PS%206_solutions - BIOE 322/BIOS 332 Fundamentals of...

Info iconThis preview shows pages 1–2. Sign up to view the full content.

View Full Document Right Arrow Icon
Page 1 of 4 BIOE 322/BIOS 332 Fundamentals of Systems Physiology Spring 2008 Problem Set #6 Solutions 1. While this athlete is relaxing, the sympathetic stimulation of the arteries in her skeletal muscles, the arteries in her digestive system, and the large veins decreases. As a result, vasoconstriction increases in the arteries of her muscles, and vasodilation occurs in the blood vessels of her digestive system and in the large veins. Blood flow decreases to her skeletal muscles, and blood flow increases to her digestive system. In addition, more blood accumulates in the large veins due to decreased skeletal muscle pump. Consequently, venous return to the heart decreases, which is consistent with the reduced cardiac output. 2. 1) Vasoconstriction of blood vessels in the skin in response to exposure to cold results in a decreased flow of blood through the skin and in a dramatic increase in resistance (Poiseuille’s Law). Vasoconstriction makes the skin appear pale. 2) Vasodilation of blood vessels in the skin results in increased blood flow through the skin. Vasodilation makes the skin appear flushed or red in color. 3) In a patient with erythrocytosis, the hematocrit increases dramatically. As a result, the viscosity of the blood increases, which increases resistance to flow. Consequently, flow decreases or a greater pressure is needed to maintain the same flow. 3. 3.1 Systemic arterial pressure is not a single value because arterial pressure varies over the course of each cardiac cycle. Its highest value is systolic pressure, which is measured just after blood is ejected from the left ventricle into the aorta (systole). Its lowest value is diastolic pressure, which is measured as blood flows from the arteries into the veins and back to the heart (diastole). Mean arterial pressure cannot be calculated as the simple average of systolic and diastolic pressures because averaging does not take into account the fact that a greater fraction of each cardiac cycle is spent in diastole (approx. 2/3) than in systole (approx. 1/3). Thus, mean arterial pressure is closer to diastolic pressure than to systolic pressure. Mean arterial pressure = diastolic pressure + 1/3 pulse pressure where pulse pressure = systolic pressure – diastolic pressure thus, Mean arterial pressure = (82 mmHg) + (1/3) (124 – 82 mmHg) = 96 mm Hg 3.2 Stroke volume (SV) is the blood volume ejected by the ventricle during systole. SV = left ventricular end-diastolic volume – left ventricular end-systolic volume = 140 – 70 mL = 70 mL Cardiac output is the blood volume ejected by the ventricle per minute. CO = SV * heart rate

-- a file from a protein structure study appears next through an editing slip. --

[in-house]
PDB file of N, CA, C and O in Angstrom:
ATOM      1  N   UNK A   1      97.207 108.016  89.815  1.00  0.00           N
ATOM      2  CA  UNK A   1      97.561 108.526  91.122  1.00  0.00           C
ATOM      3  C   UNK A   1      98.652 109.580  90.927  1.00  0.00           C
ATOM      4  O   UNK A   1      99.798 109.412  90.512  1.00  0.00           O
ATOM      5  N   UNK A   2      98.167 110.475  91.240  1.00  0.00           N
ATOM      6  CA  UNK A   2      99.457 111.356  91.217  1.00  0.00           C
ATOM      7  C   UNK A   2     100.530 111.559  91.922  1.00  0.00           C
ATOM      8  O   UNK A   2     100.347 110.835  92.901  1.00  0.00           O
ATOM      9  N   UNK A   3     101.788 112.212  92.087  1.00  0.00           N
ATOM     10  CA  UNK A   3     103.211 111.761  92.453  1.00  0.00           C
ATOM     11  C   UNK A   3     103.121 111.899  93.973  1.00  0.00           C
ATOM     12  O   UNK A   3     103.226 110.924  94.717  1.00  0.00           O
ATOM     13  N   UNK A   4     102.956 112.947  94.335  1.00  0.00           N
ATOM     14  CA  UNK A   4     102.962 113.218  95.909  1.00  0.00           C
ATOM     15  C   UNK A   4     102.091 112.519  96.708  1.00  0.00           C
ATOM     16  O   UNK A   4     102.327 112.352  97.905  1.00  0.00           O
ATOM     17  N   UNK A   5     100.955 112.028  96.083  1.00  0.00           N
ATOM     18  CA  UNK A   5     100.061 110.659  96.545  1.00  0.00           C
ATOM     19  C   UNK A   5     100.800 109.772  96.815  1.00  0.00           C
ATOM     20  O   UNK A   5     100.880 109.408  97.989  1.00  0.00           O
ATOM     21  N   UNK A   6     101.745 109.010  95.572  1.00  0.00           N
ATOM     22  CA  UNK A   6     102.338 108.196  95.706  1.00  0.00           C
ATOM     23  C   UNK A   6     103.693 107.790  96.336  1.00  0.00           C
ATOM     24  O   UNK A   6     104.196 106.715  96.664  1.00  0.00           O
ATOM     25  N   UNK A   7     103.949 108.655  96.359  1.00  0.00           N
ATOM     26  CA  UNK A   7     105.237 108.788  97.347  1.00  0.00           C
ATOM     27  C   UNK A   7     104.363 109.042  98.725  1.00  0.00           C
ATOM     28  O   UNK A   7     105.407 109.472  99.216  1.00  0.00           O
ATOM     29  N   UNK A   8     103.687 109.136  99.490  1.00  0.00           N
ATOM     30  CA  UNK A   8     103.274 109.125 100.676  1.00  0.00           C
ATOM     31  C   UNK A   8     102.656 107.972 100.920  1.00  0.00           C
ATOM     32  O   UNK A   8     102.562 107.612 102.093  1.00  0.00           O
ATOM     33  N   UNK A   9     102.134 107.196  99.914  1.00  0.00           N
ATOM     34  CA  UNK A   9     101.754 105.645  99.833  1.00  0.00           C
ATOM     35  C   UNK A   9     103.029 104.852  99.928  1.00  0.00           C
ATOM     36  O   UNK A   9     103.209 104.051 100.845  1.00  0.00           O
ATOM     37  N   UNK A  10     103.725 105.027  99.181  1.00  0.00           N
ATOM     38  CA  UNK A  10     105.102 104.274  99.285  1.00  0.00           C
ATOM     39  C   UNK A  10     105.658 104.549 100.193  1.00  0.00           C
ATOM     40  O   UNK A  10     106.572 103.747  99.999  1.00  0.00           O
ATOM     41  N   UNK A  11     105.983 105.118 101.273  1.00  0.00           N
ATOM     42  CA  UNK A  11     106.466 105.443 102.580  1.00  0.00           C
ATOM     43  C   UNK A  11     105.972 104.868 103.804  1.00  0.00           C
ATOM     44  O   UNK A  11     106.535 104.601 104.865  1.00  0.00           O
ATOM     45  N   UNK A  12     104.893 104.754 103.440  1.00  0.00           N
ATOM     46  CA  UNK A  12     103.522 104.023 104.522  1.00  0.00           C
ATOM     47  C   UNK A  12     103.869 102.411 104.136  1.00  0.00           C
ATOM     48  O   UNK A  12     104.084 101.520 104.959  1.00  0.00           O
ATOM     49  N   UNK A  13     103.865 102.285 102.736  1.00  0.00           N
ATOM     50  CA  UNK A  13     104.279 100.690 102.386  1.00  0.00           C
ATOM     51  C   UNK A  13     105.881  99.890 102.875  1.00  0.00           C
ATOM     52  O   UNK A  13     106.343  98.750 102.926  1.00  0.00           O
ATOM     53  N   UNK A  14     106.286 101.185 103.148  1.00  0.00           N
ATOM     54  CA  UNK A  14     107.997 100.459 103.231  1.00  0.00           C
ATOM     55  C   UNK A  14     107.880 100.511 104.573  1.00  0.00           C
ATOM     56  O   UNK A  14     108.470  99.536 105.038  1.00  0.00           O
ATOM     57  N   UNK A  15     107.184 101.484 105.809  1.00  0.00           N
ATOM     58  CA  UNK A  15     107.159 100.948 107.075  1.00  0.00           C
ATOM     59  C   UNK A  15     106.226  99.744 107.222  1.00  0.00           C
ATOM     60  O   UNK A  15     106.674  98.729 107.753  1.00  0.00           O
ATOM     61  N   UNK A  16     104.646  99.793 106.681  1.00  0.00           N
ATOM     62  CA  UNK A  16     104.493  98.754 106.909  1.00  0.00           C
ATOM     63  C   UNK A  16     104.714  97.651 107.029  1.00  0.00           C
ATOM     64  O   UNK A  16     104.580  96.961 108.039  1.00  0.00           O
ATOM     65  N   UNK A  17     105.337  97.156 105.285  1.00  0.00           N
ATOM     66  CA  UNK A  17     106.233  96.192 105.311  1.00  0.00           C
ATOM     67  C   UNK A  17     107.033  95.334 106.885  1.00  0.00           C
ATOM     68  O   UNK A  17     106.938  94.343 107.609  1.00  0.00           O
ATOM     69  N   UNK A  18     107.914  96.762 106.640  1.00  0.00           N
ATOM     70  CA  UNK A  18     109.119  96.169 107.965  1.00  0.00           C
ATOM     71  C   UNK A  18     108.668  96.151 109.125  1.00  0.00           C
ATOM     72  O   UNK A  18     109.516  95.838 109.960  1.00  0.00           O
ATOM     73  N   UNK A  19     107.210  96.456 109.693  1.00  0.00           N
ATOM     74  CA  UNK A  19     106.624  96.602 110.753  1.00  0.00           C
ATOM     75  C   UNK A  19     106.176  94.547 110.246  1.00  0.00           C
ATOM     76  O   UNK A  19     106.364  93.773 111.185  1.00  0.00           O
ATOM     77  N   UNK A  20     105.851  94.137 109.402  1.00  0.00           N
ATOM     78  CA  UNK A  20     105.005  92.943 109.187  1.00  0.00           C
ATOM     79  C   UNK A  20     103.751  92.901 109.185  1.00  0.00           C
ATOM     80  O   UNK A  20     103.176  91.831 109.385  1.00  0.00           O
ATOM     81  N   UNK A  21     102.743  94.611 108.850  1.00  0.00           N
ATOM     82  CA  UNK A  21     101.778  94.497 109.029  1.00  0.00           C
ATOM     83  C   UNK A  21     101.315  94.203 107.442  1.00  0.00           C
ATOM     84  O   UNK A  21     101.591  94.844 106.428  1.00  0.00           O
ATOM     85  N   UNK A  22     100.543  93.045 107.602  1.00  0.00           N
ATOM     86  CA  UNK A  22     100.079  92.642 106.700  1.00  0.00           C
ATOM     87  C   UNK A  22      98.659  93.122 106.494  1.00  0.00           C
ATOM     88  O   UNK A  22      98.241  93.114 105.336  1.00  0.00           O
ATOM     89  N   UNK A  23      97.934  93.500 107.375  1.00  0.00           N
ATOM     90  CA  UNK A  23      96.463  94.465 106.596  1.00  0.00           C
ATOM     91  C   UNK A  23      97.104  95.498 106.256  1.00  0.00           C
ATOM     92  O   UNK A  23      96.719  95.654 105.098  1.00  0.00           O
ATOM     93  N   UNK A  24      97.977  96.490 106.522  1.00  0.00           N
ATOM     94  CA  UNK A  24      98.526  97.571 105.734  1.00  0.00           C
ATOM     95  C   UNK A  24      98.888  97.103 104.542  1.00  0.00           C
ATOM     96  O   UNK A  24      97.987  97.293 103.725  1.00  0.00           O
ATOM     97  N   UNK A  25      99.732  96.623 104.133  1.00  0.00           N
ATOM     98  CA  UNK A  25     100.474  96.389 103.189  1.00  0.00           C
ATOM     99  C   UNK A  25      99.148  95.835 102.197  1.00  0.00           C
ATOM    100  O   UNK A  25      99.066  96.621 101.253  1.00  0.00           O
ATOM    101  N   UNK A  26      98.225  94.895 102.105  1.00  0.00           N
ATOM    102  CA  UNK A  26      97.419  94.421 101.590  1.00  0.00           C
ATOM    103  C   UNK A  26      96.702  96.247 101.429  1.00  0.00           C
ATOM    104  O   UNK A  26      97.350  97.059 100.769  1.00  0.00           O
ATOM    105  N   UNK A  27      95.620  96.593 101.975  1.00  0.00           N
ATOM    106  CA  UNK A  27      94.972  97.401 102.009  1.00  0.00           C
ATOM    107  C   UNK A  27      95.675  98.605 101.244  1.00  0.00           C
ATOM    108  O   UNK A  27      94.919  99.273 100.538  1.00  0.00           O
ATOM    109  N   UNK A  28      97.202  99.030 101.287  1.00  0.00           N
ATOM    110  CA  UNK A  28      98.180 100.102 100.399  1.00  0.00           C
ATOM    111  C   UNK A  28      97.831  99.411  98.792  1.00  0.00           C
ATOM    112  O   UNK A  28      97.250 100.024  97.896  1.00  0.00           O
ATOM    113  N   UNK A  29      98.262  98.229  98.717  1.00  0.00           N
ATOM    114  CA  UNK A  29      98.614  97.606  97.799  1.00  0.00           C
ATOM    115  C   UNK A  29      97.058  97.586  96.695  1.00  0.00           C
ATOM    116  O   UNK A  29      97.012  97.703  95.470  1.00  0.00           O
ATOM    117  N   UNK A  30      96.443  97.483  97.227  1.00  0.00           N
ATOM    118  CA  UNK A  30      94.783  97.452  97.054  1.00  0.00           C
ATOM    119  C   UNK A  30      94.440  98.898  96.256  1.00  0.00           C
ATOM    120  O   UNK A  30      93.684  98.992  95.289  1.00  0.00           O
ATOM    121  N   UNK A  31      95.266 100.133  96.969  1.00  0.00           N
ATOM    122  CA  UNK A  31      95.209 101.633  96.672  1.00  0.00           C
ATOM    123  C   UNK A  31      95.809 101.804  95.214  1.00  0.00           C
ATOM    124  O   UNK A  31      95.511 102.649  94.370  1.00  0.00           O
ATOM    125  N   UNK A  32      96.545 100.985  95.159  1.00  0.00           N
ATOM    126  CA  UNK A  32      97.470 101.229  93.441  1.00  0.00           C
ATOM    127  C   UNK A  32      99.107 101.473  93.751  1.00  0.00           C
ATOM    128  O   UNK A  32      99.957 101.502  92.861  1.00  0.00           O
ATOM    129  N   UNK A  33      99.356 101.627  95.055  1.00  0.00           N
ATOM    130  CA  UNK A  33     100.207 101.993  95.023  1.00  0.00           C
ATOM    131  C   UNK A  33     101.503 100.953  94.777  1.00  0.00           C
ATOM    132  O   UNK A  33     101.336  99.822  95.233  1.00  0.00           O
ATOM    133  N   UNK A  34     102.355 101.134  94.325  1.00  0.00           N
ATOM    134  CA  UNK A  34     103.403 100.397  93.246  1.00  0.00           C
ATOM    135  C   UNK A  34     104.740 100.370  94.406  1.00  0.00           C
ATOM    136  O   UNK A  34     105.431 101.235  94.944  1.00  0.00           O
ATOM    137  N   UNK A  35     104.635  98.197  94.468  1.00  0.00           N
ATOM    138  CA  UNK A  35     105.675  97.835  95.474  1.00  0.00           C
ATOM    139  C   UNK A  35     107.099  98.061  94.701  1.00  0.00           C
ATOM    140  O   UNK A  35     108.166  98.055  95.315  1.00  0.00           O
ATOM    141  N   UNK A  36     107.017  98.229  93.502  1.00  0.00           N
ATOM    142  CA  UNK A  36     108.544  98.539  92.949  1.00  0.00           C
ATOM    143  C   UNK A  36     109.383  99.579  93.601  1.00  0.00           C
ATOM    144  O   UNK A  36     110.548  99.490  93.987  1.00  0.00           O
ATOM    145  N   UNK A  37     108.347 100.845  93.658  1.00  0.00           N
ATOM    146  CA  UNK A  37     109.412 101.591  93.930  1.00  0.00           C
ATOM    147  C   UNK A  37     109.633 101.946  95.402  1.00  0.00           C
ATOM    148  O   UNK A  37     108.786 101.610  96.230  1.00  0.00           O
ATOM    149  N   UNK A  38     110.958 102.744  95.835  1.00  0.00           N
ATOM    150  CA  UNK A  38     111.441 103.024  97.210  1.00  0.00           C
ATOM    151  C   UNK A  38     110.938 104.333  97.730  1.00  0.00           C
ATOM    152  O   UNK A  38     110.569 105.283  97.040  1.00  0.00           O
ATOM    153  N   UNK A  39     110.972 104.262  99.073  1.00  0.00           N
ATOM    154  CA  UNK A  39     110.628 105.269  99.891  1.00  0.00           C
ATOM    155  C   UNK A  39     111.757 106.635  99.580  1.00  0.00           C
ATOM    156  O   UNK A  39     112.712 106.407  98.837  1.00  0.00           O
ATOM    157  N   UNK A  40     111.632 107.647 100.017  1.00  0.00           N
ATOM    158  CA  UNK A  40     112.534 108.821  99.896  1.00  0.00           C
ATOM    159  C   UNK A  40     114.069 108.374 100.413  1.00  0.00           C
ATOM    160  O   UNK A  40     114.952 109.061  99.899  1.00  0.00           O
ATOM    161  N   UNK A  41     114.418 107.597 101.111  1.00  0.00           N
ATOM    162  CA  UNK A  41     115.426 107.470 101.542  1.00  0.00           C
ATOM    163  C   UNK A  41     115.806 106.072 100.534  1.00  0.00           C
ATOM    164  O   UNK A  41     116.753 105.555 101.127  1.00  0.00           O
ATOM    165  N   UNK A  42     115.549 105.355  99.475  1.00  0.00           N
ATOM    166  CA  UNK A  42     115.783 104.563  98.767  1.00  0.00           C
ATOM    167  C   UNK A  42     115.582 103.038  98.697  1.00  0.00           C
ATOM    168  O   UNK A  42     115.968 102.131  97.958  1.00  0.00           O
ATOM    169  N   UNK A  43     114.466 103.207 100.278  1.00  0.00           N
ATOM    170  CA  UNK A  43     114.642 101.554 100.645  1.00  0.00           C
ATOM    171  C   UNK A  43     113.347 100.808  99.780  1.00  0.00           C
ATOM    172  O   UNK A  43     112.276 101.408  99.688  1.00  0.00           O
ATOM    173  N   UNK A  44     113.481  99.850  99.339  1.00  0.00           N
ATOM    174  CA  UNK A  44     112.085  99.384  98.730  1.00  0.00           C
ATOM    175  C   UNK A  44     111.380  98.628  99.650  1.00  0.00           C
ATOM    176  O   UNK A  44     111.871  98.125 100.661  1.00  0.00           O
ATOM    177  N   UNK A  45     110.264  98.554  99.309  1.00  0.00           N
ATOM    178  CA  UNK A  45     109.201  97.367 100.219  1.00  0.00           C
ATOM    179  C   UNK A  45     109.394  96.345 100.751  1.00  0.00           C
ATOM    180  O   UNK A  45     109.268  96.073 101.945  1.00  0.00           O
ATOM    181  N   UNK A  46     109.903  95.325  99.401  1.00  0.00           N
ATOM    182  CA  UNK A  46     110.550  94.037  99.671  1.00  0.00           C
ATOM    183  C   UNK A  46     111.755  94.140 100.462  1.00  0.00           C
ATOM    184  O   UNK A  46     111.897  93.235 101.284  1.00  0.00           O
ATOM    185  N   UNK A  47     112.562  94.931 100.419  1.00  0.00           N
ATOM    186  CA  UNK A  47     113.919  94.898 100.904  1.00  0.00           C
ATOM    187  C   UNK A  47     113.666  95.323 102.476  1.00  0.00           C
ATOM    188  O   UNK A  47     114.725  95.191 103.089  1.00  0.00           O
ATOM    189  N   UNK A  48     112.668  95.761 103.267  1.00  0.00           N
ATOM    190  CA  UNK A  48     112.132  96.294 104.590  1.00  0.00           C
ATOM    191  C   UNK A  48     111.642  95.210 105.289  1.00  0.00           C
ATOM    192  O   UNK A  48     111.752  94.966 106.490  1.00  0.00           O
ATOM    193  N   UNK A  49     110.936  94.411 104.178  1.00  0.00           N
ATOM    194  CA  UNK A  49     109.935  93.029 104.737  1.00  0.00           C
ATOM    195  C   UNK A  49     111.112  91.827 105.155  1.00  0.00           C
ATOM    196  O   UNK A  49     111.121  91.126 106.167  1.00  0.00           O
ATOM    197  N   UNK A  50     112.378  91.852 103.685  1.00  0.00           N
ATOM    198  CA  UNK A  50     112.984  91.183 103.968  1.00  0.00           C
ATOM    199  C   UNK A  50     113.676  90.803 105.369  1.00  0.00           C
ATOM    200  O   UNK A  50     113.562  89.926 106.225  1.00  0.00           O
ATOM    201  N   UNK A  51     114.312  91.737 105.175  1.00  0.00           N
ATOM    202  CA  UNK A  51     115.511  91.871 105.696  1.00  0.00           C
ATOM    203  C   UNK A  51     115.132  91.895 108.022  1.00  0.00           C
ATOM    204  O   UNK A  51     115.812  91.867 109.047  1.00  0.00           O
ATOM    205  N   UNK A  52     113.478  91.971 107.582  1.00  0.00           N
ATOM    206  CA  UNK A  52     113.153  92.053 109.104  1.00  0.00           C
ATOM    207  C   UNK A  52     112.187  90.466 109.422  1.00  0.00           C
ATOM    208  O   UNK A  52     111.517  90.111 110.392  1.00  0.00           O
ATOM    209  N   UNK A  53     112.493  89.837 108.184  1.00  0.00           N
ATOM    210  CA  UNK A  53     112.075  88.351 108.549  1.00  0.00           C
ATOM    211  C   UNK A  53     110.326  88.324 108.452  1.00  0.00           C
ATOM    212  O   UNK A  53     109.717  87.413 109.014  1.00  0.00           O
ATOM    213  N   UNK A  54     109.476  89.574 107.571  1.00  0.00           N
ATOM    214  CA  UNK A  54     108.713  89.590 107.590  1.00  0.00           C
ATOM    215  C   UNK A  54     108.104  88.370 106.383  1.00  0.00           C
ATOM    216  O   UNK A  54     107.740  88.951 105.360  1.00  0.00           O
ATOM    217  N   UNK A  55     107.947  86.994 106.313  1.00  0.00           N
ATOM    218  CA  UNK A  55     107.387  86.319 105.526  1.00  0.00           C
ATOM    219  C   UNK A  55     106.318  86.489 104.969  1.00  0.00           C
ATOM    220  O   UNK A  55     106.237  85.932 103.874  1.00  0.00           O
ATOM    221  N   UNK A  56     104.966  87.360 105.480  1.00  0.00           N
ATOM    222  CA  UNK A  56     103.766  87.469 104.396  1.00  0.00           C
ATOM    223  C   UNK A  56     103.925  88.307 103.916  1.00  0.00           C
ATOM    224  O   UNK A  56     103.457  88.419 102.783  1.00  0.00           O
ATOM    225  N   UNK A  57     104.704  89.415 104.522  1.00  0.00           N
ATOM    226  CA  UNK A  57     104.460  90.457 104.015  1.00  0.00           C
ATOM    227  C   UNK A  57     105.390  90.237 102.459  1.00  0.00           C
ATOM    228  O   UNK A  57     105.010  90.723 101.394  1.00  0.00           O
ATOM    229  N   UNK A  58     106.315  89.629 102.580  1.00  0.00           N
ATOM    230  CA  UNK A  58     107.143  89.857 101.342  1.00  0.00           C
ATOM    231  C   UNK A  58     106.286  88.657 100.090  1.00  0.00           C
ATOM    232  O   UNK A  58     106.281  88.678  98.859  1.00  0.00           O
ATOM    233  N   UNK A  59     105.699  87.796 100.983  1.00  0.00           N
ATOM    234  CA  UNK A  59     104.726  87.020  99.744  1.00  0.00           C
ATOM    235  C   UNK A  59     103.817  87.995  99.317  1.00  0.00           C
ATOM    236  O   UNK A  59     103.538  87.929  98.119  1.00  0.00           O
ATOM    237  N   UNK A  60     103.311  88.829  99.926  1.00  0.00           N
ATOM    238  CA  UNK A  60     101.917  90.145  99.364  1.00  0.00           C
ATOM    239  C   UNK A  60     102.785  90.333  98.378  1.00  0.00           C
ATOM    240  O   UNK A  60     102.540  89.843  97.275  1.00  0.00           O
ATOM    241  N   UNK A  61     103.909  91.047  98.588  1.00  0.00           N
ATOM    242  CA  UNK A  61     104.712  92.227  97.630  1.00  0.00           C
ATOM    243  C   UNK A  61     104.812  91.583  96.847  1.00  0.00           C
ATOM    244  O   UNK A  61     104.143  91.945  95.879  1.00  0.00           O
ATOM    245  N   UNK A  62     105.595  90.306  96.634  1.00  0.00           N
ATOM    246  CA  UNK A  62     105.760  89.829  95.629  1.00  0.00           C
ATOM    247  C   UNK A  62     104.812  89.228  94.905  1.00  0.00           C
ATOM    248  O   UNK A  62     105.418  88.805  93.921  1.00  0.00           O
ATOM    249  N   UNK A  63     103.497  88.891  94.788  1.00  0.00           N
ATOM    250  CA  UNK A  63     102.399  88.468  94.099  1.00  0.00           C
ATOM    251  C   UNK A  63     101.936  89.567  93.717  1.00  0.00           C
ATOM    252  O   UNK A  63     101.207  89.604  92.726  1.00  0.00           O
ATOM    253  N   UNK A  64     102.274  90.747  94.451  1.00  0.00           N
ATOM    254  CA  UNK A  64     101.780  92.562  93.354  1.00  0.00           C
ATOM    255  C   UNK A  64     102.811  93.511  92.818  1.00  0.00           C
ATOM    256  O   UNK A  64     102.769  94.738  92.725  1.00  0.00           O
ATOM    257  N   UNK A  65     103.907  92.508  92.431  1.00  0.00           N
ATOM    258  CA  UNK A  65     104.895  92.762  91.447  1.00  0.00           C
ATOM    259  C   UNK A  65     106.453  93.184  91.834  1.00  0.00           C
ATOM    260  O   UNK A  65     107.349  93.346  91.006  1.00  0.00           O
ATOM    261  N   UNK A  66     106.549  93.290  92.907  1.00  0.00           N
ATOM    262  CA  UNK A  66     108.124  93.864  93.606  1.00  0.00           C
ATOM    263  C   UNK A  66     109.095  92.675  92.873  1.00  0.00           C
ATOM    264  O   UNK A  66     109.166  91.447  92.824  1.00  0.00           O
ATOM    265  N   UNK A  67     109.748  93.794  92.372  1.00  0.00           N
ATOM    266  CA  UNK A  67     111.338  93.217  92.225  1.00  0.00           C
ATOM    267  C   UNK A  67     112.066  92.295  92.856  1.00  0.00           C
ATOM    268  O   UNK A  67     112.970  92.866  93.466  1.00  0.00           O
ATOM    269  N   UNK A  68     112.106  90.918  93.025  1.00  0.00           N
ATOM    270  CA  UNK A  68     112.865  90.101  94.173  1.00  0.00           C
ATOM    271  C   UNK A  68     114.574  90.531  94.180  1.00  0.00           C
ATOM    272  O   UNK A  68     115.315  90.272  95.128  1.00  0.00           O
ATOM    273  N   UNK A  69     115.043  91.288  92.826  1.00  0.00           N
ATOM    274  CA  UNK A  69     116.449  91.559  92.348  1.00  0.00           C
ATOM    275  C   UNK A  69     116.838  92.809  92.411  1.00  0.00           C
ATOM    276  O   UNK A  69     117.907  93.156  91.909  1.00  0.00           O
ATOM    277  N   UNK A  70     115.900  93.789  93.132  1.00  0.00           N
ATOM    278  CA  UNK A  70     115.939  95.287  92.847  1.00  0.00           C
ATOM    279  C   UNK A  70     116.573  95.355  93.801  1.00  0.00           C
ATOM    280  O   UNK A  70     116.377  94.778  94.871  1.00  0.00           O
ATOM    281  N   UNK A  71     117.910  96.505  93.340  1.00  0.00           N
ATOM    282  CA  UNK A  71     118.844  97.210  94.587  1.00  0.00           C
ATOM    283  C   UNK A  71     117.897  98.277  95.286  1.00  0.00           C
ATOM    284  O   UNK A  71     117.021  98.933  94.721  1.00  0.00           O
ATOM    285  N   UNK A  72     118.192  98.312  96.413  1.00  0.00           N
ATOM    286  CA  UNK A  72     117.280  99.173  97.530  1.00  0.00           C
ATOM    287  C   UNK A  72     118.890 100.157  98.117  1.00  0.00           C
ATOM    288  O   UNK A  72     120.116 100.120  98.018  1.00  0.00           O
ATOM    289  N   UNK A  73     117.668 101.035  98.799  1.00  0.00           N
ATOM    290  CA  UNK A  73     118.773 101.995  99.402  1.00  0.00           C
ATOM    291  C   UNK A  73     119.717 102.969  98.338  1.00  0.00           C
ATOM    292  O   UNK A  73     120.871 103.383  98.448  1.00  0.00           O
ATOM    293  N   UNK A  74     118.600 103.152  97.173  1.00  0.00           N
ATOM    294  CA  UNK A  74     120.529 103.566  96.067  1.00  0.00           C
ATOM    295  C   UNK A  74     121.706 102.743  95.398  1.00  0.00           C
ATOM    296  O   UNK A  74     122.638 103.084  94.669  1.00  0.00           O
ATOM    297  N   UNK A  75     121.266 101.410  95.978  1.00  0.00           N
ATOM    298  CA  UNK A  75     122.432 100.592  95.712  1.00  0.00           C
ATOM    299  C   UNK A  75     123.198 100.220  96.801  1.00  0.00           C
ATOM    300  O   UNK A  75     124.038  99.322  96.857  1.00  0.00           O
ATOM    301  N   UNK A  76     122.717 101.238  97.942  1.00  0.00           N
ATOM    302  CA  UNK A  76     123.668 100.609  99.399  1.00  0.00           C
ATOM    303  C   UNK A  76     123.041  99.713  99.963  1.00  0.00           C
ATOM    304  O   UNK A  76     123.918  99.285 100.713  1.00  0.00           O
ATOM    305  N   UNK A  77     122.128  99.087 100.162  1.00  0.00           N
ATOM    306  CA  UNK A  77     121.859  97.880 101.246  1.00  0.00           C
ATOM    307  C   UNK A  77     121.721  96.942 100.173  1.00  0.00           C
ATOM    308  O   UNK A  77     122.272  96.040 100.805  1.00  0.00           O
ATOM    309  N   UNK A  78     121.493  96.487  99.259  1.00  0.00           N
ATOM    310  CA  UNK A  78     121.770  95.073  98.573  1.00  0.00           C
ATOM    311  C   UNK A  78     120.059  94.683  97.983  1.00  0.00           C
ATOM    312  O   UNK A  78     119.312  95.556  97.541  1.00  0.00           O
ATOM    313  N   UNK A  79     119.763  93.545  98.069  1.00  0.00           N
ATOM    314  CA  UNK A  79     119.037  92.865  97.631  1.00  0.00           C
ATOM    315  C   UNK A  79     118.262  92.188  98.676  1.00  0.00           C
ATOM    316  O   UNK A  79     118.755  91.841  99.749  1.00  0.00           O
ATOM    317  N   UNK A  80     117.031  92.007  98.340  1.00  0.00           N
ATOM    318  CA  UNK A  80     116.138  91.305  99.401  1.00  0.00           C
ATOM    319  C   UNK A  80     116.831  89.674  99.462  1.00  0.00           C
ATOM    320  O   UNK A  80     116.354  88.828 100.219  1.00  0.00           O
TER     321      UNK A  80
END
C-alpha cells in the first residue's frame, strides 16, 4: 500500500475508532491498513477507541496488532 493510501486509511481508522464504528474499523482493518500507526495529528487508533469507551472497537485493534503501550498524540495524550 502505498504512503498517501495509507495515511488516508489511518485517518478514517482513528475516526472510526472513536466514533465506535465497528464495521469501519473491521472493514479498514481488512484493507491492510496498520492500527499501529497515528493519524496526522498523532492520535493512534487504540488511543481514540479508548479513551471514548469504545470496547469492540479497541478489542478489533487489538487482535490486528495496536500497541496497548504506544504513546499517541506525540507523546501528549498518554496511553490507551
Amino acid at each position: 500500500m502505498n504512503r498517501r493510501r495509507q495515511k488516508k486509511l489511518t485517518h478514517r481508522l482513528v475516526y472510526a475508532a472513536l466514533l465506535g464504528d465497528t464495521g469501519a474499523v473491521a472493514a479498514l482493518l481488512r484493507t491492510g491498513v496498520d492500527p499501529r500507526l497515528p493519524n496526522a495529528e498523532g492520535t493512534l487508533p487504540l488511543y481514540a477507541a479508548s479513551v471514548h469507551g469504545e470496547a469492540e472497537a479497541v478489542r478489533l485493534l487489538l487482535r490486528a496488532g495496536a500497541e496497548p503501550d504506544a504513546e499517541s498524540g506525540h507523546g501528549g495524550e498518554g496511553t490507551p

Background image of page 1

Info iconThis preview has intentionally blurred sections. Sign up to view the full version.

View Full DocumentRight Arrow Icon
Image of page 2
This is the end of the preview. Sign up to access the rest of the document.

This note was uploaded on 04/26/2008 for the course BIOE 332 taught by Professor Suh during the Spring '08 term at Rice.

Page1 / 4

PS%206_solutions - BIOE 322/BIOS 332 Fundamentals of...

This preview shows document pages 1 - 2. Sign up to view the full document.

View Full Document Right Arrow Icon
Ask a homework question - tutors are online